Six years ago, an overweight, pre-diabetic Mark Bittman faced a medical directive: adopt a vegan diet or go on medication. As one whose professional and leisure time revolved around cooking, eating, and enjoying a wide variety of fine foods, neither choice was appealing, yet it was clear something had to give. His solution? Shift the focus of his diet to vegetables, fruits, and grains, following a strict vegan diet (no meat or dairy) and eliminating processed foods for most of the day, then eat the foods he simply couldn’t give up forever only after 6 p.m.—and (mostly) in moderation. Beyond that, his eating plan involved no gimmicks, scales, calorie-counting, or point systems—and there were no so-called forbidden foods. Just wholesome, all-natural, mostly home-cooked meals that were as varied and satisfying as they were delicious. The results of this dietary recalibration are presented in Vb6: Eat Vegan Before 6:00pm to Lose Weight and Restore Your Health ($26.00), which reveals the lasting and sustainable value of this new, flexible and viable approach to eating.

Mark Bittman is one of the country's best-known and most widely respected food writers. His How to Cook Everything books, with one million copies in print, are a mainstay of the modern kitchen. Bittman writes for the Opinion section of the New York Times on food policy and cooking and is a columnist for the New York Times Magazine. His cooking show, The Minimalist, based on his popular New York Times column, can be seen on the Cooking Channel. He is also the author of Food Matters, Food Matters Cookbook, Fish, and Leafy Greens.

 

Start: 6:00 pm

The long-awaited memoir from the Academy Award–winning director of such legendary films as The French Connection, The Exorcist, and To Live and Die in LA, The Friedkin Connection ($27.99) takes readers from the streets of Chicago to the suites of Hollywood and from the sixties to today, with autobiographical storytelling as fast-paced and intense as any of the auteur's films.

William Friedkin, maverick of American cinema, offers a candid look at Hollywood, when traditional storytelling gave way to the rebellious and alternative; when filmmakers like him captured the paranoia and fear of a nation undergoing a cultural nervous breakdown.

 

Start: 7:00 pm

"The war tried to kill us in the spring." So begins the National Book Award-finalist The Yellow Birds ($14.99), a powerful account of friendship and loss. In Al Tafar, Iraq, twenty-one-year old Private Bartle and eighteen-year-old Private Murphy cling to life as their platoon launches a bloody battle for the city. Bound together since basic training when Bartle makes a promise to bring Murphy safely home, the two have been dropped into a war neither is prepared for.

With profound emotional insight, especially into the effects of a hidden war on mothers and families at home, Kevin Powers has written a groundbreaking novel that is destined to become a classic.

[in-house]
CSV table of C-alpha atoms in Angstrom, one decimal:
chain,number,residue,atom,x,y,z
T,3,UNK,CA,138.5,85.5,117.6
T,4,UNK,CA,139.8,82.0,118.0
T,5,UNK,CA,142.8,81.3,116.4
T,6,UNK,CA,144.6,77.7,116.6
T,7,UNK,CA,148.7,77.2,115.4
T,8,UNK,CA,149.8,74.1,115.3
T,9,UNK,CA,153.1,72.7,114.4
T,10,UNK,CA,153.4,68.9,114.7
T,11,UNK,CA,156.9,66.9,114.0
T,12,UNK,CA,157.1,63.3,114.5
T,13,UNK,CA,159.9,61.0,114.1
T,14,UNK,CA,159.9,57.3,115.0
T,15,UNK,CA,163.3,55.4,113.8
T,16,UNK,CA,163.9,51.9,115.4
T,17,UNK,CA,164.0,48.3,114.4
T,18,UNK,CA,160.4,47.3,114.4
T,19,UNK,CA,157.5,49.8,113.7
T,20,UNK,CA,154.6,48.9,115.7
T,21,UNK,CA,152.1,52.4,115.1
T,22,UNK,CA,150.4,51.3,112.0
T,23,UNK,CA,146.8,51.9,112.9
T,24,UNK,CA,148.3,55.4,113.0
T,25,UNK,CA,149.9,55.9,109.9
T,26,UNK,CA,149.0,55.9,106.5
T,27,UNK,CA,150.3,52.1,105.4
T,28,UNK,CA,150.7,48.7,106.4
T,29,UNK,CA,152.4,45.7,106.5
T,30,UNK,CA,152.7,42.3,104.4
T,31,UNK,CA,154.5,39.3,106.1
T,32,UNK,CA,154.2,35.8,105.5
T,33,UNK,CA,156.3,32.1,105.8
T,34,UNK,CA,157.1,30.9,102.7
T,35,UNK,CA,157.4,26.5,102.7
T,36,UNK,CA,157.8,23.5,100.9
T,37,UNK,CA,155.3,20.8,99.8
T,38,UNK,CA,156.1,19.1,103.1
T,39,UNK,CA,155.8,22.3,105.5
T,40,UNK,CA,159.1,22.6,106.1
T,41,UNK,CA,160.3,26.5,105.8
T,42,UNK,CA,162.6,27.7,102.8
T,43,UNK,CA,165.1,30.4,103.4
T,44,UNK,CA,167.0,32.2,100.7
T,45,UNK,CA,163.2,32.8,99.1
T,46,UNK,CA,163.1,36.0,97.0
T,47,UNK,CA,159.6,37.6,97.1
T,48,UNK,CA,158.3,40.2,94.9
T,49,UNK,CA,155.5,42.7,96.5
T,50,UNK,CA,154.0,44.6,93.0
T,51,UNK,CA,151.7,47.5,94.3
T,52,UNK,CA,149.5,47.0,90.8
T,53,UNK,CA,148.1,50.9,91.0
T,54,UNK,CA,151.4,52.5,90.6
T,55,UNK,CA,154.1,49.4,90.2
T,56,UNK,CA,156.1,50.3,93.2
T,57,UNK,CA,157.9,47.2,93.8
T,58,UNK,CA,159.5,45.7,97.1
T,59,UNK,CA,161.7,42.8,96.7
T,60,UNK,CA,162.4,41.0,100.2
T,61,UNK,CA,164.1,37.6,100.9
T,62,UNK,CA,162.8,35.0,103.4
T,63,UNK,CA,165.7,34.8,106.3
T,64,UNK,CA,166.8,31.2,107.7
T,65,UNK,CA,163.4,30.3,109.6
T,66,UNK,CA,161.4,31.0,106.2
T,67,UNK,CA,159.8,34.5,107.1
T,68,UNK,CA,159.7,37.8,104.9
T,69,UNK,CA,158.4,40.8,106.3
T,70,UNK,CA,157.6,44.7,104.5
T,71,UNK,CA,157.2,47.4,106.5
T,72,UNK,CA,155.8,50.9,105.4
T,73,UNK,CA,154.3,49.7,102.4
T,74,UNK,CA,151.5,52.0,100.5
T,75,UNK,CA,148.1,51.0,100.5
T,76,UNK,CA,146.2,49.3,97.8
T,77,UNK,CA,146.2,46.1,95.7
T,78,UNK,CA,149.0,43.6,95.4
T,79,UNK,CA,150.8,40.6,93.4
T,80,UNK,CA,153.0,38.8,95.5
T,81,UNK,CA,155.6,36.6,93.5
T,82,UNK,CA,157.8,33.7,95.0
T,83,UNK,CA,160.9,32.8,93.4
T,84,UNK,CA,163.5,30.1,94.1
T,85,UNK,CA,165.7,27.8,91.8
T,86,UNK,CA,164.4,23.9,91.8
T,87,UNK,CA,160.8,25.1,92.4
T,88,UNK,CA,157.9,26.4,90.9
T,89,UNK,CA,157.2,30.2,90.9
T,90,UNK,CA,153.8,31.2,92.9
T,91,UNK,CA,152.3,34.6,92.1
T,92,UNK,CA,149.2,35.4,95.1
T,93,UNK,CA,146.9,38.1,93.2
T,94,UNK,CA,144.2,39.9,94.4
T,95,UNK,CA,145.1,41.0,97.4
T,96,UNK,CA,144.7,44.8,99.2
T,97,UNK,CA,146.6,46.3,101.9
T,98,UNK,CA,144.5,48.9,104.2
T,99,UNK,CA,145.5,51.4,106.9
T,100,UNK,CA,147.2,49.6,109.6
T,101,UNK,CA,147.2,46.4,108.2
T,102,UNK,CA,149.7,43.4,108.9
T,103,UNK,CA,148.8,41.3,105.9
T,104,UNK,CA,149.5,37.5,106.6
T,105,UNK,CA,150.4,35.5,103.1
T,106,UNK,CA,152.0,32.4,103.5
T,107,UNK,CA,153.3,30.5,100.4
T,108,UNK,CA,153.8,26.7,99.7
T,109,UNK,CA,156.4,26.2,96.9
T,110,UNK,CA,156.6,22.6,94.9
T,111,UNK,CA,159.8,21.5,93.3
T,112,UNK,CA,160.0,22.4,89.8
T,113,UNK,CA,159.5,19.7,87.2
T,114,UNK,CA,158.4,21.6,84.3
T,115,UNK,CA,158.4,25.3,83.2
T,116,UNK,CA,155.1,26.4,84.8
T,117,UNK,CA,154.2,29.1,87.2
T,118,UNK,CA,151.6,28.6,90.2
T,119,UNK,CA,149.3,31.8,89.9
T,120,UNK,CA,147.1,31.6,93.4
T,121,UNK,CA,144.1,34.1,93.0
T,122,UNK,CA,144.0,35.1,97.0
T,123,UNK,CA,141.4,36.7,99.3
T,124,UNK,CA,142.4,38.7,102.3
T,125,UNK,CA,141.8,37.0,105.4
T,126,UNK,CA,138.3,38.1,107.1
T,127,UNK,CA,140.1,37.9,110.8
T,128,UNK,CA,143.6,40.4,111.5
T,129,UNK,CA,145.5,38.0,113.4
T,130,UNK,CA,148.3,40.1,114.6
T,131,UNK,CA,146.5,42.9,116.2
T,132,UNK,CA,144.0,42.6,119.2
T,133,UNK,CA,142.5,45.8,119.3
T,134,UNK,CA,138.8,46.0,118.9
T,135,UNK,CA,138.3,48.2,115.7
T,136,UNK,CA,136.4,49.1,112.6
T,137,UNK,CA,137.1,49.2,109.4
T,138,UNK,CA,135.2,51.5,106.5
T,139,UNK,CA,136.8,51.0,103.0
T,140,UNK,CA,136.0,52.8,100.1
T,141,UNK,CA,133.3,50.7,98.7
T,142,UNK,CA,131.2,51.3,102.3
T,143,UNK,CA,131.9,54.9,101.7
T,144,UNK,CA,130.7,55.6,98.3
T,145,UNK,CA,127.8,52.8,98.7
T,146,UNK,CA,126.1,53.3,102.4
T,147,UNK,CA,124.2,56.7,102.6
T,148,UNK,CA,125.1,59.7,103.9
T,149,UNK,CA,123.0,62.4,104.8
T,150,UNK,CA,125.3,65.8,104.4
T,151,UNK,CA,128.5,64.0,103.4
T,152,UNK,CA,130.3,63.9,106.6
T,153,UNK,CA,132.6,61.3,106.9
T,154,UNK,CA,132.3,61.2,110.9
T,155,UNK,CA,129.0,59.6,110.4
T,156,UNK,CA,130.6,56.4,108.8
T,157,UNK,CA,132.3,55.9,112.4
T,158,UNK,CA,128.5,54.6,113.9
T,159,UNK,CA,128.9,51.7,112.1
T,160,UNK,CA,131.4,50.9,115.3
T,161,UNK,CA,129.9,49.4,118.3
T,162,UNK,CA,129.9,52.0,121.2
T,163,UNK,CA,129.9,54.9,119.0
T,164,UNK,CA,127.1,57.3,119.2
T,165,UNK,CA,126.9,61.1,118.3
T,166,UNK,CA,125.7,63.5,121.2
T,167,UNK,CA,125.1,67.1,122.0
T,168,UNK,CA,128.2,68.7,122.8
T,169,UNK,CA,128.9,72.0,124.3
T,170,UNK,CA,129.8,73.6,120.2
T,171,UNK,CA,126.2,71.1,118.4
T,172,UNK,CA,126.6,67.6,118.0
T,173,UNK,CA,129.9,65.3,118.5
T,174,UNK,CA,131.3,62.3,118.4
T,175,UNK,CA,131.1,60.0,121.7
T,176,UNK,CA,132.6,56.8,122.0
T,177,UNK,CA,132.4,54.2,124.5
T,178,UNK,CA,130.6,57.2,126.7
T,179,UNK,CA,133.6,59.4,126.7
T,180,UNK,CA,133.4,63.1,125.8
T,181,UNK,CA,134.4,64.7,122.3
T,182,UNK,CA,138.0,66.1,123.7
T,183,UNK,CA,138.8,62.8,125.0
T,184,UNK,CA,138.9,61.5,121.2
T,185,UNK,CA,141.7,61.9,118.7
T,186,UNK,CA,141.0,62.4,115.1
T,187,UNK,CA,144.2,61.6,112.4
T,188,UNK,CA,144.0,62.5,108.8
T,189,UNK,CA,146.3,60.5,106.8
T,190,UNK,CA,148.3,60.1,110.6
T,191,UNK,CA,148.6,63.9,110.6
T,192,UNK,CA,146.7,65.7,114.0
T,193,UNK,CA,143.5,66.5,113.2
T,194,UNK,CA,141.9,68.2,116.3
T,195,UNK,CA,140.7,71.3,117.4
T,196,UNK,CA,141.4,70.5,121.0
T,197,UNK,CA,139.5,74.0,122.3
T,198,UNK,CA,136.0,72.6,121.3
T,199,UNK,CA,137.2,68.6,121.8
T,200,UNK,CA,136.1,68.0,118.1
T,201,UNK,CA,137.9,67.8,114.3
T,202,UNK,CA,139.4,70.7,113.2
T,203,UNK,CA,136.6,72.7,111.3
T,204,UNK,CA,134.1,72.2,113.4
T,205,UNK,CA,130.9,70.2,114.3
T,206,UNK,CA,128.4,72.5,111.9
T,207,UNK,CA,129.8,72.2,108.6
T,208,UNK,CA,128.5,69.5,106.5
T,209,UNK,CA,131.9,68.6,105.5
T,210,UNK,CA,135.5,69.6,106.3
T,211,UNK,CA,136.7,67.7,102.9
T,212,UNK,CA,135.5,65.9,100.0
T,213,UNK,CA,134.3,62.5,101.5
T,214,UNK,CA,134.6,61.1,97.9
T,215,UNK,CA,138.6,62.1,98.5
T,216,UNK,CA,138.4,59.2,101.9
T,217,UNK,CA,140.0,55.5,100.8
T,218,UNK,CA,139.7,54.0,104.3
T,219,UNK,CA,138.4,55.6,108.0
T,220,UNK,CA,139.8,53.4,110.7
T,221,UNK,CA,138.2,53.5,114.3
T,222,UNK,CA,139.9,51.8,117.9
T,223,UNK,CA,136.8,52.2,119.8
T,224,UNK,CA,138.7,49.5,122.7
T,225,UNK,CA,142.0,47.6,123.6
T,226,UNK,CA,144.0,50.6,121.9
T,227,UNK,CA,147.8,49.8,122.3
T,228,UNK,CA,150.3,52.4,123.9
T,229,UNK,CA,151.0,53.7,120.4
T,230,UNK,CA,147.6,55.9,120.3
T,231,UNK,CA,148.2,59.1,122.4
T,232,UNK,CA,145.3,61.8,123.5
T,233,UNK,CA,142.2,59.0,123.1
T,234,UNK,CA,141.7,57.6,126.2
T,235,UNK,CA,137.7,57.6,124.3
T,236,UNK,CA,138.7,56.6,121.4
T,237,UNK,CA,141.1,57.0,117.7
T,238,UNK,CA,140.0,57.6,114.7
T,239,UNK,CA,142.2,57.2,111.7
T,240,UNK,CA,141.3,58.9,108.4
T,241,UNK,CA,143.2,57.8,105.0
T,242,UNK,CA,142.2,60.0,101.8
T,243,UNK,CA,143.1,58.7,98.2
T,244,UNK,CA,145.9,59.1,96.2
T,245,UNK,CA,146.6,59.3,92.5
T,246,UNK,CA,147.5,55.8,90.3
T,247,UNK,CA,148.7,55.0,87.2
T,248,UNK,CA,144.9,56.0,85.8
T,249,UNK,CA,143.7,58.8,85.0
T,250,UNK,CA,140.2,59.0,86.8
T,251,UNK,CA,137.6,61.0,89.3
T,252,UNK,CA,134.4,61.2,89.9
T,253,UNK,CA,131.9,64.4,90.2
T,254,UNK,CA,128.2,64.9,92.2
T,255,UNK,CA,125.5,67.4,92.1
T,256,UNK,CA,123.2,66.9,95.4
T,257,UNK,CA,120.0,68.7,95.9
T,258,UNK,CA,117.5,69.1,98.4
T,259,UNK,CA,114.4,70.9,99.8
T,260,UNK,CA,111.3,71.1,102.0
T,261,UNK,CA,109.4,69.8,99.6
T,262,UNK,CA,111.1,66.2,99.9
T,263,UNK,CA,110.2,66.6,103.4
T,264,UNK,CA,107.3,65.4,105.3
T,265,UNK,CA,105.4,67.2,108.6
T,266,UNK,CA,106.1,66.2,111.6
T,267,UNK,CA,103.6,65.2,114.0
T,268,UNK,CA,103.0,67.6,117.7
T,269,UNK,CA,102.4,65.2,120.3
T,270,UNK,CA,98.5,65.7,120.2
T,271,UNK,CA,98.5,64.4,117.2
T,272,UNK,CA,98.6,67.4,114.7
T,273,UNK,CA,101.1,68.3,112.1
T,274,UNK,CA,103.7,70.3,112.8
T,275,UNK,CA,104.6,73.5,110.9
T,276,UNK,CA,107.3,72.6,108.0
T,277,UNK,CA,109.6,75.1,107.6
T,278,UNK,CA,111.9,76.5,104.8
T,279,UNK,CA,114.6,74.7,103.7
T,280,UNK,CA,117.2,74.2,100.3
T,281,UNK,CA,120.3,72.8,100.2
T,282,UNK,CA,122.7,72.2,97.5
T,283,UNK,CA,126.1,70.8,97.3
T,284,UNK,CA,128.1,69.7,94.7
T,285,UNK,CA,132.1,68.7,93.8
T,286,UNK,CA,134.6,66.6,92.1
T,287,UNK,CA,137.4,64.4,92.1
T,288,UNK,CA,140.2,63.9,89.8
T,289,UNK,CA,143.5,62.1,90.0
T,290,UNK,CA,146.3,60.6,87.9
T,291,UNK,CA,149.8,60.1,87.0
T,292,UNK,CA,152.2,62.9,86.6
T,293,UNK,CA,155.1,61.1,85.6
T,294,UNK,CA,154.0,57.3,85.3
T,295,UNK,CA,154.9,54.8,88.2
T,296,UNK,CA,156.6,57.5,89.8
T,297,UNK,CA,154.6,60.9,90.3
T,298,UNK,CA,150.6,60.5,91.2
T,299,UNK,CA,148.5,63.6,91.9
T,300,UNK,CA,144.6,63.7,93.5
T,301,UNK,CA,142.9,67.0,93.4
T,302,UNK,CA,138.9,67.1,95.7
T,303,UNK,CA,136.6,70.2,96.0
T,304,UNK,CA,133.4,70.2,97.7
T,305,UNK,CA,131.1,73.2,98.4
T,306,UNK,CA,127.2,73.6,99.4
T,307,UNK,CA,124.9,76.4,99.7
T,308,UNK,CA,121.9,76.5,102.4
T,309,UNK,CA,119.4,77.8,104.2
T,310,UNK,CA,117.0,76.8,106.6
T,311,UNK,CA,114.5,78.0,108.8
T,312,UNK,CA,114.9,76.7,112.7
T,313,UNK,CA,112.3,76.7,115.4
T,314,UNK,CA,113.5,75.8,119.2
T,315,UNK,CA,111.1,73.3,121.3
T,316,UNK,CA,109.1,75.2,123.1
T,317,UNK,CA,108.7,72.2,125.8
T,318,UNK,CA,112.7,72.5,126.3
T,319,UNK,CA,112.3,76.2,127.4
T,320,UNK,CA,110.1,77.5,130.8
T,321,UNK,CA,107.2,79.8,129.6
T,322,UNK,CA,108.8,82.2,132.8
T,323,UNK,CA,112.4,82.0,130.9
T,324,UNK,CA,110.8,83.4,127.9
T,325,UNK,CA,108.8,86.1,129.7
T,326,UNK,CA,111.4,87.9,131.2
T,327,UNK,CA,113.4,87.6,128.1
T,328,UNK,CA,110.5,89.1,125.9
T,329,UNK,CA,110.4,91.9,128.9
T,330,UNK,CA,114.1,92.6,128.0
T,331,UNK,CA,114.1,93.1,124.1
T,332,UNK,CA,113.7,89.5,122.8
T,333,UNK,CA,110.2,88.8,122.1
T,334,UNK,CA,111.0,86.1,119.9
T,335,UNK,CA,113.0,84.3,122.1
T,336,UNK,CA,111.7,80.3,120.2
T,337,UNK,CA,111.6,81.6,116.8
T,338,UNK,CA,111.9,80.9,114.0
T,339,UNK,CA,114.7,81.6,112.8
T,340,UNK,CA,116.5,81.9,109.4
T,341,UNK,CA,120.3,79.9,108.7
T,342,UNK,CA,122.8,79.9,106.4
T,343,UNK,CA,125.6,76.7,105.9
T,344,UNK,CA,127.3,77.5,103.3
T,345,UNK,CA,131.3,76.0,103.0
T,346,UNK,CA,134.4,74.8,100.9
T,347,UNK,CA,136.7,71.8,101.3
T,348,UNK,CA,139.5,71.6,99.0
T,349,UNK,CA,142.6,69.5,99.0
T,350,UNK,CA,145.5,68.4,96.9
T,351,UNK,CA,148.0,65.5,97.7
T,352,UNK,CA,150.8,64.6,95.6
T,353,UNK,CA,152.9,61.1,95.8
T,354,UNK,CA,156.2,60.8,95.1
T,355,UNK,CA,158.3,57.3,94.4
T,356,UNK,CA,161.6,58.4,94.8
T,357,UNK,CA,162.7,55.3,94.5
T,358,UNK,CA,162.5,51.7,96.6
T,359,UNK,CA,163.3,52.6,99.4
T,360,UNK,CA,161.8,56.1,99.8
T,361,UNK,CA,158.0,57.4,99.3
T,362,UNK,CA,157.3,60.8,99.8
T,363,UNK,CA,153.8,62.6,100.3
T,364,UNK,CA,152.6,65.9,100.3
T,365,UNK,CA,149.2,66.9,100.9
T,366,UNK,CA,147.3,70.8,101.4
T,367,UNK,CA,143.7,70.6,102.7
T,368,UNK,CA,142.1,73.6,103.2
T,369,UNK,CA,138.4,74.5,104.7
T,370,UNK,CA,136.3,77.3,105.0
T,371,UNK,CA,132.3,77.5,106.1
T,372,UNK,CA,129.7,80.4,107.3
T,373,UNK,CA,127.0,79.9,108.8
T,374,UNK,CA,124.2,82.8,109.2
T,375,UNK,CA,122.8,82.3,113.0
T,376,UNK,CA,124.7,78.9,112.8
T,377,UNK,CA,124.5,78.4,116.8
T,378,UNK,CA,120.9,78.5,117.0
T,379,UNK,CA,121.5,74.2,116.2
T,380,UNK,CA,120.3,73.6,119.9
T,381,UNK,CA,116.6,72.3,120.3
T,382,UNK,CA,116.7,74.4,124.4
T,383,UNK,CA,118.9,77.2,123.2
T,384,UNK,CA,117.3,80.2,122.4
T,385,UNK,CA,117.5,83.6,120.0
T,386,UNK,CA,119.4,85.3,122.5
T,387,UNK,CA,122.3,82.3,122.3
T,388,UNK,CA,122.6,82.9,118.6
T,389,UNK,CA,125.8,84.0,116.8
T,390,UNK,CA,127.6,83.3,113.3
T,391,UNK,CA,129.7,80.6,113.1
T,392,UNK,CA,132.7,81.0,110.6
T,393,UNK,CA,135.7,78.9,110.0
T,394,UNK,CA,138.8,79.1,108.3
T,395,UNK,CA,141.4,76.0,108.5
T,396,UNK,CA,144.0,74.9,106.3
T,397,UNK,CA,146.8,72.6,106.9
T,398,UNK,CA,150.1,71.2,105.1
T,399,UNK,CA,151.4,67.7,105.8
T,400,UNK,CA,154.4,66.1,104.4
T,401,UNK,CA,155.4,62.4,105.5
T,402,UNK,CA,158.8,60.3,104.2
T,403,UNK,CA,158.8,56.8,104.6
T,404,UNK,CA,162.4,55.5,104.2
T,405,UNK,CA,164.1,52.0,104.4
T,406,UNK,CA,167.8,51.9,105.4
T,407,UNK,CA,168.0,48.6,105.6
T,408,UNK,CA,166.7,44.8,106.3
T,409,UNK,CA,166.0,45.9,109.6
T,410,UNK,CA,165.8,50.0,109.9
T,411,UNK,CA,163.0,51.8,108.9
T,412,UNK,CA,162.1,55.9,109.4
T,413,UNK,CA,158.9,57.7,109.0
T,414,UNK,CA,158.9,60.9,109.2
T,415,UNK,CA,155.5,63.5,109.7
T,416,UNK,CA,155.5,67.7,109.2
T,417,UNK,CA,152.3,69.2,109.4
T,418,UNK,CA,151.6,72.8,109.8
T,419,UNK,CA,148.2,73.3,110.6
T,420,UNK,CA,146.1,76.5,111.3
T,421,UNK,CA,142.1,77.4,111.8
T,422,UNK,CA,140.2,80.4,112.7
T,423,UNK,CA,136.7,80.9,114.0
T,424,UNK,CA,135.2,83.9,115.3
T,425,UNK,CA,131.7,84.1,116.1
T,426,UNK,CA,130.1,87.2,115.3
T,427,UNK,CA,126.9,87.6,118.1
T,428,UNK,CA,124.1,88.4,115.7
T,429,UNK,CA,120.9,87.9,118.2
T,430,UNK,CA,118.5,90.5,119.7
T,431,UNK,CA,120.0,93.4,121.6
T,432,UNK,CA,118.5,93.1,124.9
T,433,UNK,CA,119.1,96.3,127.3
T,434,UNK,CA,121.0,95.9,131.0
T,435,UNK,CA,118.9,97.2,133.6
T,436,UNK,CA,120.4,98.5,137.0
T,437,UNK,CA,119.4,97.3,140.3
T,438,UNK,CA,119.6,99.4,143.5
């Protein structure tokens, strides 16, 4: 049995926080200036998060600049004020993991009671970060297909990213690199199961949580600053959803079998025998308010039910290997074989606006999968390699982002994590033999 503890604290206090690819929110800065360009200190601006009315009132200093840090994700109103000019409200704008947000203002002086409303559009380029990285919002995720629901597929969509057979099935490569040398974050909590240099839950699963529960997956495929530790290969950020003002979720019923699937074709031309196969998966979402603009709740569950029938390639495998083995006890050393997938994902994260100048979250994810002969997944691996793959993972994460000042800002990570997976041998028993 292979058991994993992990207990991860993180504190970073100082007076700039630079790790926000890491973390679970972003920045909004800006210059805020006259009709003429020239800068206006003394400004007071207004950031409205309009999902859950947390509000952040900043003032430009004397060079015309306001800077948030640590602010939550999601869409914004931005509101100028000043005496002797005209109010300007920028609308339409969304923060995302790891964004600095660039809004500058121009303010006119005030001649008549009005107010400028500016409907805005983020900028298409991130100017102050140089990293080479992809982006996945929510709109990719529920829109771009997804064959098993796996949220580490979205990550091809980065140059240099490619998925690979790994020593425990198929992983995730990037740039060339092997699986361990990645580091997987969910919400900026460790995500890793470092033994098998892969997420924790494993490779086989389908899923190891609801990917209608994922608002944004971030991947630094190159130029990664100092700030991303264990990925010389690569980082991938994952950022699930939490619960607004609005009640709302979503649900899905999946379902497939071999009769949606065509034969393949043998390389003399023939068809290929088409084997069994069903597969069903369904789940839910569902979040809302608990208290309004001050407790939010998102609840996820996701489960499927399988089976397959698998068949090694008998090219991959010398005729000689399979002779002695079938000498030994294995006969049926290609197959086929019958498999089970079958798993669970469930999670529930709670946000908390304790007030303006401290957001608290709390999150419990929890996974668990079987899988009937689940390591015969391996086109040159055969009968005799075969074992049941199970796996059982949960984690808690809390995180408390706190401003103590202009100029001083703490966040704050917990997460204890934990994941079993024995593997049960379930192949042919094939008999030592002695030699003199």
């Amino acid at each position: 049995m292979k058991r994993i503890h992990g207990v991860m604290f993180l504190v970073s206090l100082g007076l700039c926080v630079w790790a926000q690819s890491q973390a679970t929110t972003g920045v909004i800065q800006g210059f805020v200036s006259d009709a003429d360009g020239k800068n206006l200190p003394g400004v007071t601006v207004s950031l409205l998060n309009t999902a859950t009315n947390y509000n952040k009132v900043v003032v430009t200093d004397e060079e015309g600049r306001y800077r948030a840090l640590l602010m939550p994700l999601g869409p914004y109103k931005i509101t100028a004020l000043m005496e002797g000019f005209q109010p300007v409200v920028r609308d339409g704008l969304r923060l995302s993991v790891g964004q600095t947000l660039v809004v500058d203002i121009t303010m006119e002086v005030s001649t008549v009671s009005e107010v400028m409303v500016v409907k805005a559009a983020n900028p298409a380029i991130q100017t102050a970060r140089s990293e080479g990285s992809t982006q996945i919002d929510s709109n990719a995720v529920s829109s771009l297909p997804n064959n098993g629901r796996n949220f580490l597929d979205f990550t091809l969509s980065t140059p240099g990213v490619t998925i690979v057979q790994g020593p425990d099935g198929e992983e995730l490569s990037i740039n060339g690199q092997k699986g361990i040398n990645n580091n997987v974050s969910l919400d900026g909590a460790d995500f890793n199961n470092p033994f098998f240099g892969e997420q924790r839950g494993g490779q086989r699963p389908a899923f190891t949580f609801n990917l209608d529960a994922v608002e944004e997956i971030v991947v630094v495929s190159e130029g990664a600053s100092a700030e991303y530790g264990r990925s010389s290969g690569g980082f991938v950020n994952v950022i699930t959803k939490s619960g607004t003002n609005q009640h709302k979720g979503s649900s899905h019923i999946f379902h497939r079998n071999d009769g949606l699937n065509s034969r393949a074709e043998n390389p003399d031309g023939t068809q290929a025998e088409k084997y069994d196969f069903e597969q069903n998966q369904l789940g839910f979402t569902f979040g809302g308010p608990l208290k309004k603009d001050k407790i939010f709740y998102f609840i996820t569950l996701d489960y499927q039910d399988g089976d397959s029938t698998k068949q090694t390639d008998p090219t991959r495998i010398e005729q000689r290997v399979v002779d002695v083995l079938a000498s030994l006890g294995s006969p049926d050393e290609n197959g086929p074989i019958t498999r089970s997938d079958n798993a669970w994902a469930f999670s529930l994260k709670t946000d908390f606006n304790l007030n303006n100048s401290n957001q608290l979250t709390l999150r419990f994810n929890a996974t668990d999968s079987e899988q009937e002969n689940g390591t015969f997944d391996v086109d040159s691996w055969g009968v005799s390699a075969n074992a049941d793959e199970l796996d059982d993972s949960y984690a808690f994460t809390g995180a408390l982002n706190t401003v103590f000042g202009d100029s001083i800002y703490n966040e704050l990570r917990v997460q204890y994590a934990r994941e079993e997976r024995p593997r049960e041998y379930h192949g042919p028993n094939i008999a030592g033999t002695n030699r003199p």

Kevin Powers was born and raised in Richmond, Virginia, graduated from Virginia Commonwealth University, and holds an MFA from the University of Texas at Austin, where he was a Michener Fellow in Poetry. He served in the US Army in 2004 and 2005 in Iraq, where he was deployed as a machine gunner in Mosul and Tal Afar. This is his first novel.

 

8
Start: 1:00 pm

Stegner Fellow, Iowa MFA, and winner of The Atlantic's Student Writing Contest, Anthony Marra has written a brilliant debut novel that brings to life an abandoned hospital where a tough-minded doctor decides to harbor a hunted young girl, with powerful consequences. A Constellation of Vital Phenomena ($26.00) begins in the final days of December 2004, in a small rural village in Chechnya, eight-year-old Havaa hides in the woods when her father is abducted by Russian forces. Fearing for her life, she flees with their neighbor Akhmed--a failed physician--to the bombed-out hospital, where Sonja, the one remaining doctor, treats a steady stream of wounded rebels and refugees and mourns her missing sister. Over the course of five dramatic days, Akhmed and Sonja reach back into their pasts to unravel the intricate mystery of coincidence, betrayal, and forgiveness that unexpectedly binds them and decides their fate. With The English Patient's dramatic sweep and The Tiger's Wife's expert sense of place, Marra gives us a searing debut about the transcendent power of love in wartime, and how it can cause us to become greater than we ever thought possible.

Anthony Marra is the winner of a Whiting Award, a Pushcart Prize, The Atlantic's Student Writing Contest, and the Narrative Prize, and his work was anthologized in Best American Nonrequired Reading 2012. He holds an MFA from the Iowa Writers' Workshop and is currently a Stegner Fellow at Stanford University. He has lived and studied in Eastern Europe, and now resides in Oakland, CA.

 

Start: 6:00 pm

In conversation with Sandra M. Gilbert

Driven by curiosity, wanderlust, and health crises David Downie and his wife set out from Paris to walk across France to the Pyrenees. Starting on the Rue Saint-Jacques then trekking 750 miles south to Roncesvalles, Spain, Paris to the Pyrenees: A Skeptic Pilgrim Walks the Way of Saint James ($27.95) follows their eccentric route: 72 days on Roman roads and pilgrimage paths--a 1,100-year-old network of trails leading to the sanctuary of Saint James the Greater. It is best known as El Camino de Santiago de Compostela-"The Way" for short.